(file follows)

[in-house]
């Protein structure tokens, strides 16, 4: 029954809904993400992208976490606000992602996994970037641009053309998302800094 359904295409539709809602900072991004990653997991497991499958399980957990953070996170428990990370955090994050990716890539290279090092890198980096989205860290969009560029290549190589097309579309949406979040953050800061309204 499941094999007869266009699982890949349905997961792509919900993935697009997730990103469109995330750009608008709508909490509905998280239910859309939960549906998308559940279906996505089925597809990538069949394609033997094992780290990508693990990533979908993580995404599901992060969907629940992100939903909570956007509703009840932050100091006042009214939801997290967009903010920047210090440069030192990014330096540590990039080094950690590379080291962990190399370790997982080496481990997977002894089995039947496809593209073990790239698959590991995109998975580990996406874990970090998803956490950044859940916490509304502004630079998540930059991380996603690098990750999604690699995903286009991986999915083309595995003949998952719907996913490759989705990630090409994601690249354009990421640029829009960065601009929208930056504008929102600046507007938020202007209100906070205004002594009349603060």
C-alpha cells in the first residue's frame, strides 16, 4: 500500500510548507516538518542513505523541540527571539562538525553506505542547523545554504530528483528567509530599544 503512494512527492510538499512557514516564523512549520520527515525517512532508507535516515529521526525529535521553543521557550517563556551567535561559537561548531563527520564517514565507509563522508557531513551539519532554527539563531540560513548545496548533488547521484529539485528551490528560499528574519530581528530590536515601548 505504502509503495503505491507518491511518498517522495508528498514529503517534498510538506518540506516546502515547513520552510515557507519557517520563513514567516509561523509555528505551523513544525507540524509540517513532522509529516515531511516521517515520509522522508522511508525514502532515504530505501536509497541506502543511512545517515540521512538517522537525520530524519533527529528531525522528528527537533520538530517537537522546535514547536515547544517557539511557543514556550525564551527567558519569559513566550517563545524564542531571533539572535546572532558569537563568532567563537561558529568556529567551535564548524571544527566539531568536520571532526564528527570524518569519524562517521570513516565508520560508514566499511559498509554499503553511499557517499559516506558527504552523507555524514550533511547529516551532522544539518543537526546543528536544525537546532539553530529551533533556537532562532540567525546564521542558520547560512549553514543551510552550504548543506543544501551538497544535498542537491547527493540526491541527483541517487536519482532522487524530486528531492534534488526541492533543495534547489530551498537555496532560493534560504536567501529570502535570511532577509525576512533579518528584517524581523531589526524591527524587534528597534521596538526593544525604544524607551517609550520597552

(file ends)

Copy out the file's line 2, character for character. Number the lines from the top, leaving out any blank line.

């Protein structure tokens, strides 16, 4: 029954809904993400992208976490606000992602996994970037641009053309998302800094 359904295409539709809602900072991004990653997991497991499958399980957990953070996170428990990370955090994050990716890539290279090092890198980096989205860290969009560029290549190589097309579309949406979040953050800061309204 499941094999007869266009699982890949349905997961792509919900993935697009997730990103469109995330750009608008709508909490509905998280239910859309939960549906998308559940279906996505089925597809990538069949394609033997094992780290990508693990990533979908993580995404599901992060969907629940992100939903909570956007509703009840932050100091006042009214939801997290967009903010920047210090440069030192990014330096540590990039080094950690590379080291962990190399370790997982080496481990997977002894089995039947496809593209073990790239698959590991995109998975580990996406874990970090998803956490950044859940916490509304502004630079998540930059991380996603690098990750999604690699995903286009991986999915083309595995003949998952719907996913490759989705990630090409994601690249354009990421640029829009960065601009929208930056504008929102600046507007938020202007209100906070205004002594009349603060």